03 April 2017

The Troubled Court System Of India

India, like the United States, has a federal system based upon the English common law legal system. Both operated common law legal systems with mostly local lawyers for more than a century before gaining independence from the United Kingdom. The United States has had independent legal systems from the U.K. for 241 years; India's legal system has been independent for 72 years. 

Both countries endured a division of the country in between, although in the United States the feuding factions got back together after the Civil War, while in India, Pakistan remained separate and then had its own split between West Pakistan and East Pakistan.

Imagine that Colorado had the same number of lawyer and judges, proportionate to its population as India

India's population is roughly 1,200 million. The United States has a population of roughly 300 million. Both have about 1.2 million lawyers. The United States has roughly 32,000 judges at the state and federal levels combined. "The latest figures (as on 11 July 2016), as seen from the National Judicial Data Grid and Department of Justice data [in India], tell us that there are 16,438 judges at the subordinate judiciary level, 621 in high courts and 29 in the Supreme Court."

Both countries have more or less capitalist, mixed economies with enormous cities that participate in the global economy and have significant high technology, highly productive geographic centers that drive their economies. Both have states at quite different levels of development from each other with quite different regional cultures and demographics.

Colorado As India Statewide

The state would have about 9,000 lawyers instead of its current total closer to 36,000.

The Colorado Supreme Court (currently 7 judges) and Colorado Court of Appeals (currently with 22 judges) combined, would be replaced by three Colorado Supreme Court justices. 

There would be two U.S. District Court judges for the District of Colorado (currently with 6 judges, 9 magistrates and 6 senior judges) and one Bankruptcy Court judge for the District of Colorado (currently with 6 judges). There would be no 10th Circuit Court of Appeals (currently with 12 judges and 7 senior judges) and the federal trial courts would appeal directly to the U.S. Supreme Court.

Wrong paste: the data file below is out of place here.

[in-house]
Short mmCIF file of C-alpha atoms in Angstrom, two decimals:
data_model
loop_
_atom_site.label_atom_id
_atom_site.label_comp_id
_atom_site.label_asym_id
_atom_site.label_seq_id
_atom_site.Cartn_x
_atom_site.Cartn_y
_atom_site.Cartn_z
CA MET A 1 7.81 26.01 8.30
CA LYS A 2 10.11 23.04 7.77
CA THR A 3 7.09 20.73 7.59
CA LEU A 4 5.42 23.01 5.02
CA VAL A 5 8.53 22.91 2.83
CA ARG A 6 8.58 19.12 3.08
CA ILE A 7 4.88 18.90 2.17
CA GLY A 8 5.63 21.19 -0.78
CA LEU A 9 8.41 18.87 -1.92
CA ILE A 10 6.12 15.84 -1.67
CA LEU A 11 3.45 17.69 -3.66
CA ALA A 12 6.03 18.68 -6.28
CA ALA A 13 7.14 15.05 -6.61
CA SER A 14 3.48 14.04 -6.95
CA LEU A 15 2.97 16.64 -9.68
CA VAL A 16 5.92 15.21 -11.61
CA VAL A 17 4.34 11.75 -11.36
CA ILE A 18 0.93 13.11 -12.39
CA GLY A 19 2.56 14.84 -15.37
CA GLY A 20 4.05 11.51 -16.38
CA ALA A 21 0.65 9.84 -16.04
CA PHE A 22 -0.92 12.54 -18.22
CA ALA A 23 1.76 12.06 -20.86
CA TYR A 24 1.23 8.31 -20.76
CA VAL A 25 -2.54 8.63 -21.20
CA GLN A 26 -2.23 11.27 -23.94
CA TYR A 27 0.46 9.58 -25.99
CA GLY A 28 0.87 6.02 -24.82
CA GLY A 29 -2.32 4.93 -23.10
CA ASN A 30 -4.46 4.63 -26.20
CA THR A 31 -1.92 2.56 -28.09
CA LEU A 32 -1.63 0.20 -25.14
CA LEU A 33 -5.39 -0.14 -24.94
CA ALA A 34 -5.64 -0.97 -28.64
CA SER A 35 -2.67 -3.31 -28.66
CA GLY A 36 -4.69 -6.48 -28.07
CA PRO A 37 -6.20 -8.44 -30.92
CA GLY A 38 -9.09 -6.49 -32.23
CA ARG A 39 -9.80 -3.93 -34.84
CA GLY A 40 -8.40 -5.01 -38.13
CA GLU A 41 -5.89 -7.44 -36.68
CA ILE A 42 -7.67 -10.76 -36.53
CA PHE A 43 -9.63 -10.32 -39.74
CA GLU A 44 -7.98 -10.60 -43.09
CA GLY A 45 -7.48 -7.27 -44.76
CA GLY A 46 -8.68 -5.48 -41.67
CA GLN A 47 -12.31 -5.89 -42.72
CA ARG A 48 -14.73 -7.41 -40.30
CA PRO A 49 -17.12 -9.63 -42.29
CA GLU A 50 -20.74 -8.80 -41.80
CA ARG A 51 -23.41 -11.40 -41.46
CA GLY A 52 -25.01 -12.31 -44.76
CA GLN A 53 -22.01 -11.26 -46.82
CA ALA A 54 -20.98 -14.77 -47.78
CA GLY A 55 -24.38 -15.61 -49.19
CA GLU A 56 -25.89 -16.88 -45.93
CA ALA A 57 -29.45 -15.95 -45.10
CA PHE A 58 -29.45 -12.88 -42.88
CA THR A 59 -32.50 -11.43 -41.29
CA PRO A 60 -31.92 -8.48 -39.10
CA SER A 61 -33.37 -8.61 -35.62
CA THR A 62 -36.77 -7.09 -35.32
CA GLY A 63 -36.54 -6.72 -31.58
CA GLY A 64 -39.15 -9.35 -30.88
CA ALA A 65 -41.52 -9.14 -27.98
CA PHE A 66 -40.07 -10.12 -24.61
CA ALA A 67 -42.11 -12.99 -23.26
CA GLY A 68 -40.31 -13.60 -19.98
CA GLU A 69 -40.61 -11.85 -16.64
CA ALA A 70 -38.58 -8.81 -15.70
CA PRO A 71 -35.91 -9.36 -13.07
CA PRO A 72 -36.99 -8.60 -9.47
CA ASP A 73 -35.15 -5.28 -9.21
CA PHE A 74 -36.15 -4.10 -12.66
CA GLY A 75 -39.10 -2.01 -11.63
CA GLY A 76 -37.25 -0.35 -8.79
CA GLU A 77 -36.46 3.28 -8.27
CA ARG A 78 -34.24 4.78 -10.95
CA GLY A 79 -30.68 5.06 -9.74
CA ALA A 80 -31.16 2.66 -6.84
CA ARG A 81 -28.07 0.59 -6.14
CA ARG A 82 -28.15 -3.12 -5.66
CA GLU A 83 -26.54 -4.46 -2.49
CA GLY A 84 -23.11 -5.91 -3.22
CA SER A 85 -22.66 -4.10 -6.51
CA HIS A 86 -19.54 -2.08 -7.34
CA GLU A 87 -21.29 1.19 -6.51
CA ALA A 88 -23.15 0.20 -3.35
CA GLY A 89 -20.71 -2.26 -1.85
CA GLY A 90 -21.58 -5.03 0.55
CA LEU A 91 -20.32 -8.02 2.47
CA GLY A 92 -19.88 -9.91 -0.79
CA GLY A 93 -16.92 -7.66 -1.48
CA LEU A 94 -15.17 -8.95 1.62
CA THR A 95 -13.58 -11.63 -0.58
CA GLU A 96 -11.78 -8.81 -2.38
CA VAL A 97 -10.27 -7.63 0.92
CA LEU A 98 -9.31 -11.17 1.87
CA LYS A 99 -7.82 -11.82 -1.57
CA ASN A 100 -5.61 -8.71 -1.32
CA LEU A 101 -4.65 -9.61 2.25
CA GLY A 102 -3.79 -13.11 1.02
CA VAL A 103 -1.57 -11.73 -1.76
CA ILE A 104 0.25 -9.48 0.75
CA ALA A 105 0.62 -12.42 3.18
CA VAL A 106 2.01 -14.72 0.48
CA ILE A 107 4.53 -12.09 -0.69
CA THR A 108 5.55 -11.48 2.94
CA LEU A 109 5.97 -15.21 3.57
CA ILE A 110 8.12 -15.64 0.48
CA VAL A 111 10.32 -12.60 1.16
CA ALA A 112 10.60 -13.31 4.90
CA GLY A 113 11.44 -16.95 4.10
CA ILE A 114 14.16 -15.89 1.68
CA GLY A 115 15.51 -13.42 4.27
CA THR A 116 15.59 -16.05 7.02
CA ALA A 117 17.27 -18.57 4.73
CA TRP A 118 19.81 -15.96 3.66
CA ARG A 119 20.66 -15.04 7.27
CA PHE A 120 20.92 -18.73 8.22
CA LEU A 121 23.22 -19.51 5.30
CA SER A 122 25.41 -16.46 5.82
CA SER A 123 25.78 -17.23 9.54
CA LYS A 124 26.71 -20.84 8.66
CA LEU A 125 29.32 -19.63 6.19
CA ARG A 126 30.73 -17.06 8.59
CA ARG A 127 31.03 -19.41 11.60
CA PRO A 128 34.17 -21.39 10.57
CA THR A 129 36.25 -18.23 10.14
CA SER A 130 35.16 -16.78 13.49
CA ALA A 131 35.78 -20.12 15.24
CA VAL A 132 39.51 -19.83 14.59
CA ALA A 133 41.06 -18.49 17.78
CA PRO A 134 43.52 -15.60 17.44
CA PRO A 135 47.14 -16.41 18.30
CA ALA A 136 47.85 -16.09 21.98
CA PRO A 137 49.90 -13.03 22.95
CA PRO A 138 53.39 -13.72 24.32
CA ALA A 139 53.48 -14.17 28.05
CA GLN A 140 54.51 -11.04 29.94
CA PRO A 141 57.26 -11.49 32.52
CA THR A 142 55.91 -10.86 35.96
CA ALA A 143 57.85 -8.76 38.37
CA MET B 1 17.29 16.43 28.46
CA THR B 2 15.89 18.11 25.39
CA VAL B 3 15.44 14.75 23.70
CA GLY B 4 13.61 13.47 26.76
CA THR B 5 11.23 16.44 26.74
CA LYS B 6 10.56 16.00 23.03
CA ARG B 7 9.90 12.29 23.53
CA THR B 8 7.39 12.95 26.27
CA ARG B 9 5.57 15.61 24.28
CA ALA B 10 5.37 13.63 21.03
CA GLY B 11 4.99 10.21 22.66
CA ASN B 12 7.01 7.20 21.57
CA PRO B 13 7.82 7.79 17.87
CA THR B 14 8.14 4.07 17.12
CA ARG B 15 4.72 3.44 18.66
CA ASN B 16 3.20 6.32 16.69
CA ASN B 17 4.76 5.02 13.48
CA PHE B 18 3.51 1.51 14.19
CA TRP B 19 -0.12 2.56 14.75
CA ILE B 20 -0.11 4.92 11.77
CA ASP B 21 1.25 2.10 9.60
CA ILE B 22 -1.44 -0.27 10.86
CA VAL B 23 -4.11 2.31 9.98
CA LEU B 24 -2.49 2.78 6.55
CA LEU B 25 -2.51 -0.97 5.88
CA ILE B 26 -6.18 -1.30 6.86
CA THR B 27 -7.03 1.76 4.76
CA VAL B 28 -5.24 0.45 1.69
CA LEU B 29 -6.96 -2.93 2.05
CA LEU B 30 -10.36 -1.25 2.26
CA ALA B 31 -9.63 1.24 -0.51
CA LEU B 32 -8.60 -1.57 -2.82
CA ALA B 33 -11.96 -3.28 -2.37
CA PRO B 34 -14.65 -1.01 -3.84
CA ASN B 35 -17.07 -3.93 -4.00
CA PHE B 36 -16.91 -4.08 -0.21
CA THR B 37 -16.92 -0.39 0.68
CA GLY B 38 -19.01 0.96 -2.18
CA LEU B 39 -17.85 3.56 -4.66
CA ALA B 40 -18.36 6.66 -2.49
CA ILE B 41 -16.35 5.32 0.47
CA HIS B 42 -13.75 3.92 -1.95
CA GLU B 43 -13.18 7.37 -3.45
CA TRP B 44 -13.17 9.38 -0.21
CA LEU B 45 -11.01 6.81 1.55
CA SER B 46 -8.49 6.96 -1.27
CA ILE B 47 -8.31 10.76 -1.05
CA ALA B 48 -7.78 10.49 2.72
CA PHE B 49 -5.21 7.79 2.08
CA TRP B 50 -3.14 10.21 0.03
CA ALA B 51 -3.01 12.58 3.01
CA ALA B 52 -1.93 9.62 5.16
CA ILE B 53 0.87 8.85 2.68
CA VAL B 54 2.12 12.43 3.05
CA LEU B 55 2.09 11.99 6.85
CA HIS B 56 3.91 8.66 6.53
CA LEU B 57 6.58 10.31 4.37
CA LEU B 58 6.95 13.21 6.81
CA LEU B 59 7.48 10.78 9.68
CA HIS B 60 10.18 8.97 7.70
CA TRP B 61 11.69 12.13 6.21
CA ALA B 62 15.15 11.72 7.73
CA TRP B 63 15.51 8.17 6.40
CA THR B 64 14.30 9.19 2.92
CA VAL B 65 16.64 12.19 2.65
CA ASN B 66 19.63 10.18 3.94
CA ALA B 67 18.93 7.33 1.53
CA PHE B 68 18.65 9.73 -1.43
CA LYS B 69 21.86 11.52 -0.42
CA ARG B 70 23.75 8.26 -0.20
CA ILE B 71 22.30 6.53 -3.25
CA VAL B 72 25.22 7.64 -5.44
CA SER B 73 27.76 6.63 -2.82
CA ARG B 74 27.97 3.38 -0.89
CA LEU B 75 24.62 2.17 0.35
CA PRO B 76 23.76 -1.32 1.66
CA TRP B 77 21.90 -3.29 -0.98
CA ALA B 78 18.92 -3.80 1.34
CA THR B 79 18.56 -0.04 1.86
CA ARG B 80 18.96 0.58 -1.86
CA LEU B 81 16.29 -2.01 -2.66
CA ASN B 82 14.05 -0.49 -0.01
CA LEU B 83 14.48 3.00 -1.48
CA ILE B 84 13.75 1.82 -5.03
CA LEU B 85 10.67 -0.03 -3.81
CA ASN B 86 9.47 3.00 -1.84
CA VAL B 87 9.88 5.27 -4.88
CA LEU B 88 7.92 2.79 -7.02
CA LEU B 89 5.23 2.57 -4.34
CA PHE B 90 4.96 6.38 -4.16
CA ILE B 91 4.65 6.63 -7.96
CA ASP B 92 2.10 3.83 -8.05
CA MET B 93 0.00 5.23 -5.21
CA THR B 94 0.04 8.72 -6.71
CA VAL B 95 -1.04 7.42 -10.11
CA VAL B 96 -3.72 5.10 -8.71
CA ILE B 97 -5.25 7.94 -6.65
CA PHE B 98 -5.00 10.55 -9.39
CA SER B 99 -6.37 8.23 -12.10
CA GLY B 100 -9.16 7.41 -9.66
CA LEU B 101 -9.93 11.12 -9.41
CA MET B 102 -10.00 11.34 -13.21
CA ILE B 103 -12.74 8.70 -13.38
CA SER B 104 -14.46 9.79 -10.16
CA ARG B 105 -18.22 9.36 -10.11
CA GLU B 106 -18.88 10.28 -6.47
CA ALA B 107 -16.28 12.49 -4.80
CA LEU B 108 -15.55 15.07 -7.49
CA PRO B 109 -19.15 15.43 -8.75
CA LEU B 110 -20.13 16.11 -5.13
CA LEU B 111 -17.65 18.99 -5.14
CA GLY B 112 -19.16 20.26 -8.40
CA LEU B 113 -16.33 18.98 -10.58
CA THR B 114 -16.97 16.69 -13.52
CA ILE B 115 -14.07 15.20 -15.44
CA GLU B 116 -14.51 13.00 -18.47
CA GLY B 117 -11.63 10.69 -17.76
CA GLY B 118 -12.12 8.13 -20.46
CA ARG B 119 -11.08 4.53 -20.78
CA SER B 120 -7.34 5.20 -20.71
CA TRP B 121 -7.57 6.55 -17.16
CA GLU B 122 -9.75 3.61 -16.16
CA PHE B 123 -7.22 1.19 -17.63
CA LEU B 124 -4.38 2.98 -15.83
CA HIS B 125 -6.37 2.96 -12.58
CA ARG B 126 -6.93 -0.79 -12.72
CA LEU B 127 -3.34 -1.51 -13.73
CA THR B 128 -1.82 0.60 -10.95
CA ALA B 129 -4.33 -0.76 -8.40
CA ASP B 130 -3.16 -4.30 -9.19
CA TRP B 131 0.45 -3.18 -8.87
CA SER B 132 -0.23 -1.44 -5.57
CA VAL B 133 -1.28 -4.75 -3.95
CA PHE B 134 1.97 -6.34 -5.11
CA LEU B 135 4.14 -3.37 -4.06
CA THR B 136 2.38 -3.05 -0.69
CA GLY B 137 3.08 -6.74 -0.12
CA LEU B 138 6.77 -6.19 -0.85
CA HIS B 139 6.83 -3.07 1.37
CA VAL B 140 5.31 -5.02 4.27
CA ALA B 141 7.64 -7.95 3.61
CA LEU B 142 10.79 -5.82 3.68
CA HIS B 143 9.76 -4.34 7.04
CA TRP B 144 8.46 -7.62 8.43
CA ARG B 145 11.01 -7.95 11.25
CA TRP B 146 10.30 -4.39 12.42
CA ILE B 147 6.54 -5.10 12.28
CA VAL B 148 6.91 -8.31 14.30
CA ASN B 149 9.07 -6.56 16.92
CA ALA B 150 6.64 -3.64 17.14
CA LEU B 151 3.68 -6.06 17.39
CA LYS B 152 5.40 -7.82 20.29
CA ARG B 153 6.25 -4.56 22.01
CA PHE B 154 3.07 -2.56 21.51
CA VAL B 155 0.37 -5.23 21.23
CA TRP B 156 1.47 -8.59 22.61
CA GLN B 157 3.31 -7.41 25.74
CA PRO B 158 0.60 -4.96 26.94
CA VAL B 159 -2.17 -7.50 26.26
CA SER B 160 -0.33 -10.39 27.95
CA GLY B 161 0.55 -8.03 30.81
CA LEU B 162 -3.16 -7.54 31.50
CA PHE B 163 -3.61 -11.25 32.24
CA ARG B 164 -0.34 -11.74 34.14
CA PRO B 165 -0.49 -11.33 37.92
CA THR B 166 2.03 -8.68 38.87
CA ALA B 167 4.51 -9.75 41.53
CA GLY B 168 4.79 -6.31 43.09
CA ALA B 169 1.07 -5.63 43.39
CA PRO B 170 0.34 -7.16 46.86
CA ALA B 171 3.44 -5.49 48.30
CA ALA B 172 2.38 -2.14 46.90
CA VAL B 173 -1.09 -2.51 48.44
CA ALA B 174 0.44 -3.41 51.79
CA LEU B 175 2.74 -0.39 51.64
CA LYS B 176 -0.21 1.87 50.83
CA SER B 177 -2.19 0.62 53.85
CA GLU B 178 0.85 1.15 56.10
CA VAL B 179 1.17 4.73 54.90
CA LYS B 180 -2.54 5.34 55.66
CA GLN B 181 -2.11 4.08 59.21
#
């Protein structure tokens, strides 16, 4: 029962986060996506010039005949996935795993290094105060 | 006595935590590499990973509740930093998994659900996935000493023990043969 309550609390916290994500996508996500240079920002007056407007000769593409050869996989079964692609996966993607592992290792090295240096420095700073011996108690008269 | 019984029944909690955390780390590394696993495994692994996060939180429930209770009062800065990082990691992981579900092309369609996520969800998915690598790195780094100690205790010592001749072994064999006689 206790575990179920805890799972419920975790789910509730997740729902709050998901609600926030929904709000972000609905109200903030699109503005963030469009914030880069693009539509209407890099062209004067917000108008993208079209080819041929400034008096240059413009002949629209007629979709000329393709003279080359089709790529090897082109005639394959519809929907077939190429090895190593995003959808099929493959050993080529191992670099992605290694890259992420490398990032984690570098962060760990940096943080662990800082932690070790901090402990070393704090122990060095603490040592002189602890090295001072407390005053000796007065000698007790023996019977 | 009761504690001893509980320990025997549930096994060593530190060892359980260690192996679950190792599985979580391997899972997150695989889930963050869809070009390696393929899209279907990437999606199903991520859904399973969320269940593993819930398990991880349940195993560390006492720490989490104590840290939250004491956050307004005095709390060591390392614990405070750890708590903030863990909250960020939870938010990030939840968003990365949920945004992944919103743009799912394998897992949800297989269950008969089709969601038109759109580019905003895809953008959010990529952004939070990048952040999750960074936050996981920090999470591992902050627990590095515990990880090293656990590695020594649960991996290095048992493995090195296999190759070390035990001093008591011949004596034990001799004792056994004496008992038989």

Colorado As India In Denver's State Trial Courts

There would be four judges in the Second Judicial District (i.e. Denver County) in the Denver District Court (currently with 23 judges and 5 magistrates), the Denver Juvenile Court (currently 3 judges and 4 magistrates) and the Denver Probate Court (currently 1 judge and 1 magistrate) combined. Three judge would serve in Denver District Court, one judge would assume all of the combined duties of the Denver Juvenile Court and Denver Probate Court.

There would be four judges in Denver County Court (currently with 17 judges and 15 magistrates).

Colorado As India In State Trial Courts Outside Denver

State trial courts outside Denver would be reduced in staffing proportionately. There would be a total of roughly 55 trial court judges split between district, county and municipal courts statewide with most judges serving multiple counties. There would be perhaps 30 District Court judges, 20 County Court judges, and 5 municipal court judges serving outside of Denver (with county court and municipal judges serving in multiple courts on a part-time basis). A median judicial district would have one district court judge and one county/municipal court judge.


How would this function?

Not well.

The case loads would be overwhelming.

To try even a decent fraction of the cases currently going to trial and contested hearings, trials and hearings would have to be much shorter. Court clerks would have to be more bold in handling default judgments, post-judgment process, and uncontested motions. The pressure to settle cases would be greater than the length of time needed to conclude cases would be longer.

Statutory deadlines in matters entitled to prompt hearings like evictions, claims to repossess personal property, and temporary restraining order hearings would be impossible to meet. Many criminal cases would have to be dismissed or plea bargained intensely to meet speedy trial deadlines.

India's court system absolutely shows this strain.

Courts swamped with far more pro se parties in divorces, foreclosures, and county court litigation would bog down the courts in categories of cases already struggling to manage with large volumes of pro se parties.

Ideally, the entire system would have to be redesigned to maximize the extent to which scarce judicial resources were devoted to the cases that needed those resources, while developing a system not involving legally trained judges or lawyers in cases where legal training wasn't as critical, along the lines of the historical justice of the peace system in much of the U.S., or perhaps involving law enforcement officials and pro se parties presenting cases informally to legally trained magistrates.

The truth is that even Colorado, while it enjoys far more lawyers and judges per capita than India, is itself has a somewhat understaffed judiciary.

India's official plan is to quadruple its number of judges to 60,000 or even to 70,000. It has more than enough qualified lawyers to fill those posts. The administrative costs would be a manageable share of state and federal budgets. And, if it did so, the result would be a dramatically better functioning legal system. Corruption would probably fall significantly. But, politicians in India, like those in Colorado, are reluctant to make such a bold change. Also India's political situation is even less healthy that ours.

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